Wyoming is arguably the most rural state in the nation, and like ranching, farming is a big part of its rural character. Bryant Casey speaks with lifelong farmer Rodney McNiven about his crops and his challenges. Anniston Morris goes back in time to learn about one of the first towns in Wyoming, why it began and how it grew… or not. She speaks with Hartville, WY resident Marian Offe about this early Wyoming town. Bryant Casey Bryant has lived in Wyoming for most of his life. He likes to help his grandpa on the farm and plays football and basketball.… Read More »Episode 3: Rural Living
With their lives upended by the COVID-19 pandemic, naturally kids have lots of questions about the virus. Maddilyn Smith and Hirsch Zickefoose air some of these questions with Natrona County Health Officer Dr. Mark Dowell, and historian Dr. Jeremy Johnston. Maddilyn is particularly interested in the COVID-19 vaccine and how it will affect kids. Hirsch would like to understand how the COVID-19 pandemic compares to other epidemics throughout history. Maddilyn Smith Maddilyn Smith is a 4th grader in Green River, Wy. She loves writing her own mystery novels and illustrating them. She lives with her family and two dogs, Boomer… Read More »Episode 2: COVID and Kids
Sophia Moore and Taft Winters explore two important “seasons” in Wyoming—Fire Season and Hunting Season. Sophia had firsthand experience with the Lost Creek Fire outside of Cody, and has lots of questions for BLM dispatcher Katie Williamson. Katie helps Sophia understand the pros and cons of fires in the West. Taft Winter just passed his Hunter Safety course and wants to learn more about how the state manages the game herds. He is particularly interested in Mule Deer life history, and asks Sam Stephens, Wildlife Biologist with Wyoming Game and Fish, all about it. Sophia Moore Sophia Moore is an… Read More »Episode 1: From Fire Season to Hunting Season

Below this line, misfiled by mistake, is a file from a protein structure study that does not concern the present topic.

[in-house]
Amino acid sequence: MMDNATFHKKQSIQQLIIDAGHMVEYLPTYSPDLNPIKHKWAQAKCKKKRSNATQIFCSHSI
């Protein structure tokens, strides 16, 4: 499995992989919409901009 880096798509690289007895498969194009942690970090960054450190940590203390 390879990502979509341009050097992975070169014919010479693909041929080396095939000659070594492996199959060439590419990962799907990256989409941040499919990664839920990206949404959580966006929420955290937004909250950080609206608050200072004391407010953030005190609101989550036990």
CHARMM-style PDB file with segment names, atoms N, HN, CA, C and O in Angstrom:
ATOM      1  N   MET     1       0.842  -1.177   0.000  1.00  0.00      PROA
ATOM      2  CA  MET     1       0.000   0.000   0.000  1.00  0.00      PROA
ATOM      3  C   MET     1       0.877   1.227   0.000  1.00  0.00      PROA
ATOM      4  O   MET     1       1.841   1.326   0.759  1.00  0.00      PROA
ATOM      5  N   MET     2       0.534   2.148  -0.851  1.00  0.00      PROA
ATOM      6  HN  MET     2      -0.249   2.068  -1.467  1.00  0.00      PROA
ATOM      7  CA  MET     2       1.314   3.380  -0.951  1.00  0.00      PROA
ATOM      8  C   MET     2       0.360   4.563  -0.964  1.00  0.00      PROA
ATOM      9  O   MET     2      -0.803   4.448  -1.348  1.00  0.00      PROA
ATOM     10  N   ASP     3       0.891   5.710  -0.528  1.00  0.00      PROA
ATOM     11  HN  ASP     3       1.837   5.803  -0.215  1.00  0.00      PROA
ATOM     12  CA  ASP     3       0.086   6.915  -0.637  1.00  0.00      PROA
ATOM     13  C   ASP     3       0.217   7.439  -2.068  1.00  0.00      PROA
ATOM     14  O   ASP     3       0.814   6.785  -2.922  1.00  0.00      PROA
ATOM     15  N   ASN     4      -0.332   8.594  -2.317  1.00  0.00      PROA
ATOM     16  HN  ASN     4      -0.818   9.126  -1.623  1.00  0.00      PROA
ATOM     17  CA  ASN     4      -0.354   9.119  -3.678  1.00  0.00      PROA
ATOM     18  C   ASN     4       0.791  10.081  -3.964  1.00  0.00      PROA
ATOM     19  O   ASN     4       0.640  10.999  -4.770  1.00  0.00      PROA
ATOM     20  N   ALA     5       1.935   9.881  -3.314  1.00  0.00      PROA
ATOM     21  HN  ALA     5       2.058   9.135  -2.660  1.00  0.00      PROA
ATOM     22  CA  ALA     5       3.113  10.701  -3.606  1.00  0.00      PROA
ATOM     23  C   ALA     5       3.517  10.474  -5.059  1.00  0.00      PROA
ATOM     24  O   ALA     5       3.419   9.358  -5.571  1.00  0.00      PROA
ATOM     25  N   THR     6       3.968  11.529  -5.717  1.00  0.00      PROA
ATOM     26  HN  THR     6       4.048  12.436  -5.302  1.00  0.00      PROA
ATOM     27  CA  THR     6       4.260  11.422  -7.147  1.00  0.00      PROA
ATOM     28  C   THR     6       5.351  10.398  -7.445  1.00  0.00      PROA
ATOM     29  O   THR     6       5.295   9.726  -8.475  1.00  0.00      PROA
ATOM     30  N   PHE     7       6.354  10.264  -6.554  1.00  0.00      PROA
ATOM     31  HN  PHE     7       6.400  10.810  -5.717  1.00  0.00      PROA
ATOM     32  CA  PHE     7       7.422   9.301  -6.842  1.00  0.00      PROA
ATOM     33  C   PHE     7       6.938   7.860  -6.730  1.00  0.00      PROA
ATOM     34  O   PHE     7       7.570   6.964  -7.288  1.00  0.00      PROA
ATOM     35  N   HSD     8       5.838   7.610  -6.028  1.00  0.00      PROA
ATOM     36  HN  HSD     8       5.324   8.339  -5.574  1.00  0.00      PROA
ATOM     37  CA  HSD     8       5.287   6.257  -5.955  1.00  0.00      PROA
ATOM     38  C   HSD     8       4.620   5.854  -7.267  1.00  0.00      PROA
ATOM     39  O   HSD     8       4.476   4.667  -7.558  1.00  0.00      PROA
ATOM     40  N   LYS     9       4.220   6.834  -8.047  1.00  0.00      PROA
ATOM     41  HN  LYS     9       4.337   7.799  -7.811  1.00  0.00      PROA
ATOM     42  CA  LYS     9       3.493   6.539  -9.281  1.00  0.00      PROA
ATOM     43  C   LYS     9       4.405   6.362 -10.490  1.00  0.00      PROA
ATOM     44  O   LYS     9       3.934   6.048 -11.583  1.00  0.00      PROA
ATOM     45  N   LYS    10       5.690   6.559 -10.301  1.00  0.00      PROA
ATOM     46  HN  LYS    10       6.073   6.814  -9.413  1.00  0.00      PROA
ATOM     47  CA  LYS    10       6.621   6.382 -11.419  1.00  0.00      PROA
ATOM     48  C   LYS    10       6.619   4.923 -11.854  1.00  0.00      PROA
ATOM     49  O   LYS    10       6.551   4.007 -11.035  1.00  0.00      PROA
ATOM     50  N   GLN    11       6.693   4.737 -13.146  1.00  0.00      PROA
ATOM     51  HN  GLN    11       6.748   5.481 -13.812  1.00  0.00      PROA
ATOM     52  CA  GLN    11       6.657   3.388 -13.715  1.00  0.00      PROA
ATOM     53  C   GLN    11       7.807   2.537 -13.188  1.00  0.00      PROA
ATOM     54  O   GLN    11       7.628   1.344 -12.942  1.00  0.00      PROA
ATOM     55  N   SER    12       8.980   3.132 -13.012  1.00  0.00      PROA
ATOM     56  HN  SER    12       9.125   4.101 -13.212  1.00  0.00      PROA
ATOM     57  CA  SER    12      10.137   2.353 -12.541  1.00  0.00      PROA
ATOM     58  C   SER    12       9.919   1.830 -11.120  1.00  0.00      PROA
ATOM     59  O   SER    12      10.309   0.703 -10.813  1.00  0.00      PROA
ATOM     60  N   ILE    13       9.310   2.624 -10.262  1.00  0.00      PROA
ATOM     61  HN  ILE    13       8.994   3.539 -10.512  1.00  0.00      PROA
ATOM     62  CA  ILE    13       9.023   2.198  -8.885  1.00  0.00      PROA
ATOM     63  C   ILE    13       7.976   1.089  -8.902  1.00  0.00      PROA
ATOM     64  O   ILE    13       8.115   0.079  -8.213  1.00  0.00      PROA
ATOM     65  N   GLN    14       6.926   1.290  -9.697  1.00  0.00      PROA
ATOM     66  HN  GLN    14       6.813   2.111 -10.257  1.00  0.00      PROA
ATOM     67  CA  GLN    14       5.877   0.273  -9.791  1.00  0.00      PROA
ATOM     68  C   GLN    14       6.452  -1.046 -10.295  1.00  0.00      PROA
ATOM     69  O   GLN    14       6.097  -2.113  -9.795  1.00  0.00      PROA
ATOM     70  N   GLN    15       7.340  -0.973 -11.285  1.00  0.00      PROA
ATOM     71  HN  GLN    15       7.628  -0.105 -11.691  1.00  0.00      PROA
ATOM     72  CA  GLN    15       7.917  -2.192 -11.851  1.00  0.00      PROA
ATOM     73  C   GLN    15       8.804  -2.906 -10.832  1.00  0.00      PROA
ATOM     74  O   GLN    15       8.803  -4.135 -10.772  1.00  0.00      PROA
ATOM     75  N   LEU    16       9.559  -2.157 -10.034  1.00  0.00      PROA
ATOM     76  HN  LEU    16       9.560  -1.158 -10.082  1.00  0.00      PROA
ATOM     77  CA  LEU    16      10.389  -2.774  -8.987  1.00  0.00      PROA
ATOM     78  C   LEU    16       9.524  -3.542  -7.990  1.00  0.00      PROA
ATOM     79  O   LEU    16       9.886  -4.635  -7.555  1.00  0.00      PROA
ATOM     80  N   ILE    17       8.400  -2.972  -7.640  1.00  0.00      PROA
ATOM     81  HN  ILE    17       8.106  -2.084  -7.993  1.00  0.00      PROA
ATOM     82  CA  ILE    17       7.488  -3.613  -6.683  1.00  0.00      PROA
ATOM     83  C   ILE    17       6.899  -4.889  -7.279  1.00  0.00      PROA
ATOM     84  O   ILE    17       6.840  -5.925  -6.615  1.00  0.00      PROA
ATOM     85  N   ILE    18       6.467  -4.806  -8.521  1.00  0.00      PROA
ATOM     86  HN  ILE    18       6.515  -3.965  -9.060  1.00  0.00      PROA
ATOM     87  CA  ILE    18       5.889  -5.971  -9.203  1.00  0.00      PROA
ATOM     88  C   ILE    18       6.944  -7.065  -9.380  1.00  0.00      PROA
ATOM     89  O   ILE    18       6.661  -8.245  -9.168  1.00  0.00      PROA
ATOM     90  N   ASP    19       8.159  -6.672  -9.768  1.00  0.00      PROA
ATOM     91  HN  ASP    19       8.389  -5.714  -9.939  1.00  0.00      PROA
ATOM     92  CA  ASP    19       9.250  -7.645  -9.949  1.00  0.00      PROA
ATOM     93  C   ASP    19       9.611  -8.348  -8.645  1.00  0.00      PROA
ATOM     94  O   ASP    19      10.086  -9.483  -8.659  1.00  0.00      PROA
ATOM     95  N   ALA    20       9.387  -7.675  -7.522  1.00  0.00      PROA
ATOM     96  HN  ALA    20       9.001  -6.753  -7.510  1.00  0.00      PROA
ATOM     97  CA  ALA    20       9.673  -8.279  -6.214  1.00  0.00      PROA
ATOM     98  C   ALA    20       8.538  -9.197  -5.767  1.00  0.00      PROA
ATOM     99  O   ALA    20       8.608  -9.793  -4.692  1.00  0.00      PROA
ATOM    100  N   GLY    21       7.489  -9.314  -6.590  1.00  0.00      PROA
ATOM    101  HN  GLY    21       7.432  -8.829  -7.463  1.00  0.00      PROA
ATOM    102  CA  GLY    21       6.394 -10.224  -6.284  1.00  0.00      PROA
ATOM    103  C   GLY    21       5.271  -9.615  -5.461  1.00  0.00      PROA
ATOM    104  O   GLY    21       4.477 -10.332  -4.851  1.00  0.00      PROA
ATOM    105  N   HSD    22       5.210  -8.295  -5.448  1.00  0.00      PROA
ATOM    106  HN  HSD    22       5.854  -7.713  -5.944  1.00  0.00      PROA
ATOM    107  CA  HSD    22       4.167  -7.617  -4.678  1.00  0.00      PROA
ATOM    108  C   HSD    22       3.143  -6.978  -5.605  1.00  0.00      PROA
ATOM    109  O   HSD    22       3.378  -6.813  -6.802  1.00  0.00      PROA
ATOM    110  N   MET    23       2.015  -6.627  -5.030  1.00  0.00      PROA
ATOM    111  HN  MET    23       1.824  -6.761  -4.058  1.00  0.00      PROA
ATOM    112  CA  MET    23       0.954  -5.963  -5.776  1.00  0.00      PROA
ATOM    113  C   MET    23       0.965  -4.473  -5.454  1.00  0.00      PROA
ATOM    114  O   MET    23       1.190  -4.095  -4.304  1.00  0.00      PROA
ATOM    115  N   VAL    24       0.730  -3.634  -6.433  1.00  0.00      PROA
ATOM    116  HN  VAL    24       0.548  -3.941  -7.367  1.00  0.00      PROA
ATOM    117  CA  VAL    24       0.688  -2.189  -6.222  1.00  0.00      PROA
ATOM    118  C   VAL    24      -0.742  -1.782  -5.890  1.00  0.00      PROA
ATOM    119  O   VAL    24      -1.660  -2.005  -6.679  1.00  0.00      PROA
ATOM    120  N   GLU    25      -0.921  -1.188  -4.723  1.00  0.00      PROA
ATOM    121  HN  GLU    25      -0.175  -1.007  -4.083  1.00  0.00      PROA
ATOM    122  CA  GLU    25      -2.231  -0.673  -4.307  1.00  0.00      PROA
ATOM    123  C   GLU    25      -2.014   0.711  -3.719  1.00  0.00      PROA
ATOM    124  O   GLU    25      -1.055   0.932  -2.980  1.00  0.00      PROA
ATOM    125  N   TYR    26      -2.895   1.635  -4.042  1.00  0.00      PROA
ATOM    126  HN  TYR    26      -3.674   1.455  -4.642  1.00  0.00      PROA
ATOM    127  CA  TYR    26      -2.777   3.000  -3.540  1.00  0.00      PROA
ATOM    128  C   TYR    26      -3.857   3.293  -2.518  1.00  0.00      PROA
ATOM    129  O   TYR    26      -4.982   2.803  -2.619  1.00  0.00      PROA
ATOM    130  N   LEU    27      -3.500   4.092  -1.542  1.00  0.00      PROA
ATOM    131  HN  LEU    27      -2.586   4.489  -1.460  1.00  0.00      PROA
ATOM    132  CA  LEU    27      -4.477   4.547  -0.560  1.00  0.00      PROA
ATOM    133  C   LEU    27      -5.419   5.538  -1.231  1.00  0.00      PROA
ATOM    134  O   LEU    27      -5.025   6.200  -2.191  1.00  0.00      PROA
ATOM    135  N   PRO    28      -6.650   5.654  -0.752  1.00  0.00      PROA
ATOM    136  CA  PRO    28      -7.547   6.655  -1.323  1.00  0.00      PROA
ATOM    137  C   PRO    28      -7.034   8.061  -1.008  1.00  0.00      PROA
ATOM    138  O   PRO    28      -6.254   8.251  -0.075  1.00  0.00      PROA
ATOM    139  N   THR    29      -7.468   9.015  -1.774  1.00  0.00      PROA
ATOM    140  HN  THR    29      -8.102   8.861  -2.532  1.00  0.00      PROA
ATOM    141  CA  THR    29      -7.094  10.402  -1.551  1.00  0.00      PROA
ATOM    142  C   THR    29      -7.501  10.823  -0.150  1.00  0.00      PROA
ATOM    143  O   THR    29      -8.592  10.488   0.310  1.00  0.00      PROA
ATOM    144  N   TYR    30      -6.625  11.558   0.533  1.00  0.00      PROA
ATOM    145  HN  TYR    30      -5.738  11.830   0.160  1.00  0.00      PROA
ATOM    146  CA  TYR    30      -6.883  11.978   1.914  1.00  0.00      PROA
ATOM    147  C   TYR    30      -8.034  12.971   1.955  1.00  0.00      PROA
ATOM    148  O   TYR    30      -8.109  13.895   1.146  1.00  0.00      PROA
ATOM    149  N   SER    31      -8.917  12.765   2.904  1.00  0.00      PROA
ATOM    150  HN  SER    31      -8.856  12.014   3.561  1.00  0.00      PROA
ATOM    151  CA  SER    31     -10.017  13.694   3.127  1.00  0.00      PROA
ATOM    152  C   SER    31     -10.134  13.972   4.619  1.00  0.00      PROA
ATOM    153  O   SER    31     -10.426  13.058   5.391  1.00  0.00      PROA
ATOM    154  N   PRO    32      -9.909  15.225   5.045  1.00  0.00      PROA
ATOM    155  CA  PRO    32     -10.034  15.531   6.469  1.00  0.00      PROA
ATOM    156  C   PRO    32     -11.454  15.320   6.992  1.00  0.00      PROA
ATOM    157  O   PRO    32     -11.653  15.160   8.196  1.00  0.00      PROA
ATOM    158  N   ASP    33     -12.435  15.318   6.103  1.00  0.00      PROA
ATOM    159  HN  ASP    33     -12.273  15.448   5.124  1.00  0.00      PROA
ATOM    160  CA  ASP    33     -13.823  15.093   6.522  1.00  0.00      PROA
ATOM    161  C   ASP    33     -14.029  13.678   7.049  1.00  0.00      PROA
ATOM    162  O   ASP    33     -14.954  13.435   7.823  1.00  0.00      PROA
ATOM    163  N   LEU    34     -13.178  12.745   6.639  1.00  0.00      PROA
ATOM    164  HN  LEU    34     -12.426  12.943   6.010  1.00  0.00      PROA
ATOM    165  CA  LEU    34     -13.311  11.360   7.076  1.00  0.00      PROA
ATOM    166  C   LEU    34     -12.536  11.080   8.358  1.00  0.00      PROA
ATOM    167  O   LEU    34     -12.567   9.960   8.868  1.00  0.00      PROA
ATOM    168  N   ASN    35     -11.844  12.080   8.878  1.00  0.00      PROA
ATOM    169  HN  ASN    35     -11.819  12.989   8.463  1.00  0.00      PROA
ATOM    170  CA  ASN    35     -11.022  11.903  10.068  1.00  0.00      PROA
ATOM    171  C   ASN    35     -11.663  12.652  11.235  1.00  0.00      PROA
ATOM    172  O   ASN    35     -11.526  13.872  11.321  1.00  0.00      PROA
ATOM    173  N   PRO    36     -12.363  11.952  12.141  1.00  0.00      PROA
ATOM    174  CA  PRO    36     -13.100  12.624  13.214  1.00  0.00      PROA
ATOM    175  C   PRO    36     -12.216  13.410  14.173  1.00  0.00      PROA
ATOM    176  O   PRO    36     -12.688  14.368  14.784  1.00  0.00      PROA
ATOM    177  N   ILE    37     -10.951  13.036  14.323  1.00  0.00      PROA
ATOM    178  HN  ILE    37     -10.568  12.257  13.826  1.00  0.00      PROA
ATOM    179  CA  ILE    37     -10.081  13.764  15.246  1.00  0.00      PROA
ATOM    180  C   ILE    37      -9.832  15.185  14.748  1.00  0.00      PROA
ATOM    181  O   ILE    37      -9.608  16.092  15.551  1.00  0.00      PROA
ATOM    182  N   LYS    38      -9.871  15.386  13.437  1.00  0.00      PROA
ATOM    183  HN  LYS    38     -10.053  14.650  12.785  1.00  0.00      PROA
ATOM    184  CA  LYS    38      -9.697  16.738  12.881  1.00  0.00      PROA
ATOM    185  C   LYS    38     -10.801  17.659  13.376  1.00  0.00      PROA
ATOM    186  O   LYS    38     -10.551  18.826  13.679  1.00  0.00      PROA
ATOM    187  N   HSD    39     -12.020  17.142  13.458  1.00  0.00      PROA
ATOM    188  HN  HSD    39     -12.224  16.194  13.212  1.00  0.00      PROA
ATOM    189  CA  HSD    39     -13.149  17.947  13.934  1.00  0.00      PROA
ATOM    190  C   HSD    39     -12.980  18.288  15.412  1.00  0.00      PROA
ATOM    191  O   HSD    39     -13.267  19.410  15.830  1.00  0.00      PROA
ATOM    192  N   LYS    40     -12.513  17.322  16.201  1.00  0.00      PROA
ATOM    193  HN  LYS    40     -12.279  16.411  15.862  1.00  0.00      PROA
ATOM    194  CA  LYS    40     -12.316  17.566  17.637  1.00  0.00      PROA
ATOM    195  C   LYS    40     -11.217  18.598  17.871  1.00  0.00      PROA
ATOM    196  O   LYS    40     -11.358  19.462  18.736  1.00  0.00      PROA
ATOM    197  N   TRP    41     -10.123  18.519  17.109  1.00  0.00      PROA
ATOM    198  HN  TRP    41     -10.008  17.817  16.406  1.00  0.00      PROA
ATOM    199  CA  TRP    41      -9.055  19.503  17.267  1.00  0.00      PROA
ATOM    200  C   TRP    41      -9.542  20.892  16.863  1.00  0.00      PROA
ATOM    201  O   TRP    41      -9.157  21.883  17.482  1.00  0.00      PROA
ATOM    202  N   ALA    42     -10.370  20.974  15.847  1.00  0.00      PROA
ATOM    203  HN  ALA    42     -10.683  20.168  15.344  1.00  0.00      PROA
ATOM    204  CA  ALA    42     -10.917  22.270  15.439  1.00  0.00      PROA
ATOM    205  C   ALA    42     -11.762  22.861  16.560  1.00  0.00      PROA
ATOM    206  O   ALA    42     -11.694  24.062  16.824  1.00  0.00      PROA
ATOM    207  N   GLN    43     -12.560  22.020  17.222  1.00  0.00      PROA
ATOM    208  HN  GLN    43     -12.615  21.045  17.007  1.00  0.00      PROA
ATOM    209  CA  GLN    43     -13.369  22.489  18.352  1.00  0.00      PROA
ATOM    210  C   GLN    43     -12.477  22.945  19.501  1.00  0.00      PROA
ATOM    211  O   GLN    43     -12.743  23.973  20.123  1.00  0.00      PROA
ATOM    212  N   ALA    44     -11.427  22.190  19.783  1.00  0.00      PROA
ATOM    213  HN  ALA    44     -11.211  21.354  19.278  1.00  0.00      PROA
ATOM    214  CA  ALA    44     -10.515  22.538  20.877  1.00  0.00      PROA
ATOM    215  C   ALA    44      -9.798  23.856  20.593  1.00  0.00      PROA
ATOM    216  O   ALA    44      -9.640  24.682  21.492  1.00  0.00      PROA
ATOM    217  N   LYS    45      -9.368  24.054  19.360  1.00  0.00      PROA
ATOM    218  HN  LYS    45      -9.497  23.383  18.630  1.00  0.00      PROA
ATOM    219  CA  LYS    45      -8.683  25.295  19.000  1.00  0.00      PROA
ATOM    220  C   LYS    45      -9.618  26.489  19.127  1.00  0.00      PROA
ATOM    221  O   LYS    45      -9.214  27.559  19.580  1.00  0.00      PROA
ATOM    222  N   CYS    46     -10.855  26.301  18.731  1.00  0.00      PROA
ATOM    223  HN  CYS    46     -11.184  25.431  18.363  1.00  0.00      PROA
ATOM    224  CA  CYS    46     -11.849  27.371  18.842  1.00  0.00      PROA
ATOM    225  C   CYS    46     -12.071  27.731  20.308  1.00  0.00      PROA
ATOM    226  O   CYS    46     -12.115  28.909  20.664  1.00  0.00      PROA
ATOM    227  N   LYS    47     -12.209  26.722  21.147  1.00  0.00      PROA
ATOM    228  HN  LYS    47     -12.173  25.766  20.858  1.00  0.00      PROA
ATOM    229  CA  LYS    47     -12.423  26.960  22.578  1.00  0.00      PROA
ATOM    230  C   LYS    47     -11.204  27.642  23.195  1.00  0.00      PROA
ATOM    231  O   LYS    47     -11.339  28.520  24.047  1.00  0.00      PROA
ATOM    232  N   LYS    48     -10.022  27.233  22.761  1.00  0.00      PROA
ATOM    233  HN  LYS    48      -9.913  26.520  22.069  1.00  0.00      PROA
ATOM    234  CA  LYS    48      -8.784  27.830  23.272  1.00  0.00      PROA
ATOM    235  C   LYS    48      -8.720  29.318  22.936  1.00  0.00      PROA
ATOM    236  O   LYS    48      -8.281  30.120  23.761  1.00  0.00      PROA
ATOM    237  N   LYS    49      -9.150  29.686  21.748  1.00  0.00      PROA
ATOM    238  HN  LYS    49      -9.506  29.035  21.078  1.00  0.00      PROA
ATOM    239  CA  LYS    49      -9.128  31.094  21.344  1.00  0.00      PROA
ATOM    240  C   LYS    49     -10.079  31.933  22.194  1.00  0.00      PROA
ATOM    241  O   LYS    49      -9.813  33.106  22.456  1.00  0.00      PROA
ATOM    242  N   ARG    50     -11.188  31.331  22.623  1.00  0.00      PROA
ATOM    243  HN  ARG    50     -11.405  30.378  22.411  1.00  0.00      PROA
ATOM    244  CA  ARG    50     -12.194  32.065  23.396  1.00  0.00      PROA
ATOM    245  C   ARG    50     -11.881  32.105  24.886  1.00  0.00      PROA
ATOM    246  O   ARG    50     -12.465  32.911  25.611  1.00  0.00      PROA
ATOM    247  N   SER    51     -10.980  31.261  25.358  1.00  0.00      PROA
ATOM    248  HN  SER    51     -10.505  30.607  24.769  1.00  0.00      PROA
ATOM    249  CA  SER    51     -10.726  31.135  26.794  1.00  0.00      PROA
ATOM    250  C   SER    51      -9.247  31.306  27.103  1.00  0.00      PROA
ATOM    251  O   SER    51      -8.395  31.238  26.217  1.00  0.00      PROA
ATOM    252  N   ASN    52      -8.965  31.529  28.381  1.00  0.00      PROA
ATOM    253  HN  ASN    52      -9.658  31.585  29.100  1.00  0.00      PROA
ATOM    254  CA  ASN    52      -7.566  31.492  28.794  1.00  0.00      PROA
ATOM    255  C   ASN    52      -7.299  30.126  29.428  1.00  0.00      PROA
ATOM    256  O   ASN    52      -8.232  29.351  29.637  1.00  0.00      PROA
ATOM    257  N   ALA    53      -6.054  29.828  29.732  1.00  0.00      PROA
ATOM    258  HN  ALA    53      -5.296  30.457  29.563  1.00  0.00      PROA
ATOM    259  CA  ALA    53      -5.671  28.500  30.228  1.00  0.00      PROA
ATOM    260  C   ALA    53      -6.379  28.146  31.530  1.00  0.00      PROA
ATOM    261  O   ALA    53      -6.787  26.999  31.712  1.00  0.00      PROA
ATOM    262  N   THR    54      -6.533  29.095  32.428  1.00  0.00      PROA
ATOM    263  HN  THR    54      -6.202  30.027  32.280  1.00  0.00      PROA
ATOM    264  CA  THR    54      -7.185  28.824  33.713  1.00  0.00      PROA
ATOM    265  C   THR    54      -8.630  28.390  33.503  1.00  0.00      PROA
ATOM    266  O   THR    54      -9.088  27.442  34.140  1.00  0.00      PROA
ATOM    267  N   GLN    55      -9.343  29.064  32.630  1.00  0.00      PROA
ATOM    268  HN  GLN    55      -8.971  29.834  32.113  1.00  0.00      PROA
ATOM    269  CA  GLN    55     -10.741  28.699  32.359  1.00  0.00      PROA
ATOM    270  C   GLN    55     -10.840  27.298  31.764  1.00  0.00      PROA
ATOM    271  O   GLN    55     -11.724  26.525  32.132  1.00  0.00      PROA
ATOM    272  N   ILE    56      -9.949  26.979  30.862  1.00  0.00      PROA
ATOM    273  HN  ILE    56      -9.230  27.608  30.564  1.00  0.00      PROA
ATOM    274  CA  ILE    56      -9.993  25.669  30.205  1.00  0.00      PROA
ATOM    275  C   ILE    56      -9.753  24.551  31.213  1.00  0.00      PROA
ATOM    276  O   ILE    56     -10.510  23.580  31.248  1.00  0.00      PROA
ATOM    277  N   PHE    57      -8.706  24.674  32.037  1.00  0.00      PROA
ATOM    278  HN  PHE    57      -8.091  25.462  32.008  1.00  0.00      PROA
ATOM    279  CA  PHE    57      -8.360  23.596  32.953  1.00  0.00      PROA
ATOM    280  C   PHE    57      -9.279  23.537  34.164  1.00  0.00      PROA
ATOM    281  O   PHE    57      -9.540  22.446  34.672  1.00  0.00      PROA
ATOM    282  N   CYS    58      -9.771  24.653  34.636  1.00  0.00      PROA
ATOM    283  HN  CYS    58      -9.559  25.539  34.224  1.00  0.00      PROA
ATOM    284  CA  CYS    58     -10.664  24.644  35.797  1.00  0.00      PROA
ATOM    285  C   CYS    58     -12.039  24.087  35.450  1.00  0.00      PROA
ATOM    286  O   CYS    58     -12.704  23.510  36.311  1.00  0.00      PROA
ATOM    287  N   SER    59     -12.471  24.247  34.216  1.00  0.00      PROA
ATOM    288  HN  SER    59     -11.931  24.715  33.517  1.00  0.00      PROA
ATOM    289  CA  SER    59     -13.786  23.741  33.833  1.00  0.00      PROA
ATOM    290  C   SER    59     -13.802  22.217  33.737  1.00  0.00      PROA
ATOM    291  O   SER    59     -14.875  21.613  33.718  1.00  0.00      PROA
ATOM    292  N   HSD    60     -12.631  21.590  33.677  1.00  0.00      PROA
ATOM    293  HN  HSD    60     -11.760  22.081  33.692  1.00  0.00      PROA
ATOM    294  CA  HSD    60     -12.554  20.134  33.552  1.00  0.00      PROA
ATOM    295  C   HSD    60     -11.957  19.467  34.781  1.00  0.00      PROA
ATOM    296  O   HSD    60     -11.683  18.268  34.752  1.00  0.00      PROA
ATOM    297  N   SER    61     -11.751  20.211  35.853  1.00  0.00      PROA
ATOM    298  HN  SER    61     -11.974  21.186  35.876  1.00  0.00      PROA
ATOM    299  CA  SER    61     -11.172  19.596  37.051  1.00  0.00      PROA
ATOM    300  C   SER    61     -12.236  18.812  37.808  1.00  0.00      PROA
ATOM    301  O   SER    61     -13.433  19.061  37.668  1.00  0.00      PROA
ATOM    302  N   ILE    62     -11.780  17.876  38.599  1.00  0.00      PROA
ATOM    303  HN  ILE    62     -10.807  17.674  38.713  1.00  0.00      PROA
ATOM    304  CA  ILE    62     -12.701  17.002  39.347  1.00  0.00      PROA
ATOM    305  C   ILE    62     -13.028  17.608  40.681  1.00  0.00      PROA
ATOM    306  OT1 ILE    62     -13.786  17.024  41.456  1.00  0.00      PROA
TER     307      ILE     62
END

Kids Ask WhY is back! For our second season, a new group of kids come back to ask about events that fascinate them either in the present or past. Think annual summer events in your community or something significant that struck a chord in the past. We learn about volcanoes, branding, fire seasons and more. Stay tuned for the first episode that will drop on October 5th.
Molly Buckles and Sam Obrecht love Wyoming because of the open spaces that are made up of federal, state and private land.
In this episode, Ruby Hanson and Erica Unger examine two aspects of equality in Wyoming. Erica Unger, a ten-year-old from Douglas, Wyoming starts this episode with an interview with Christina Bird. Erica asks questions about suffrage in Wyoming in the 19th Century and about Nellie Tayloe Ross. Ross was the first woman governor of Wyoming and the United States. Ruby Hanson an eight-year-old from Cody, Wyoming gives us a different look at equality in Wyoming interviewing James Byrd of Cheyenne. Byrd is the son of the first black woman elected to the Wyoming State Legislature, Harriet Elizabeth Byrd. In this… Read More »Episode 6: Why Is Wyoming Called the Equality State?
Charlotte Quick and David Buckles learn about one of Wyoming’s iconic animals–bears and later in the episode they explore a special place in Wyoming called Heart Mountain.
Madison Burckhardt and Breann Berg learn how beavers and mountain men are linked in history. Madison interviews biologist, Jerry Altermatt about how beavers influence the environment and why they sometimes have to be moved. Breann interviews Clay Landry, fur trade historian, to discuss her favorite mountain man, John Colter, and his adventures in the Yellowstone region.
Joshua Burckhardt and Niko Skoric are located at Trout Creek in Niko’s backyard learning about one of their favorite activities–fishing.
Over half of the state of Wyoming is owned publicly by the federal or state governments. Molly Stanton, Hannah Bertalot, and Sunday Schuh explore why public lands are important to the people of Wyoming, and the rest of the country.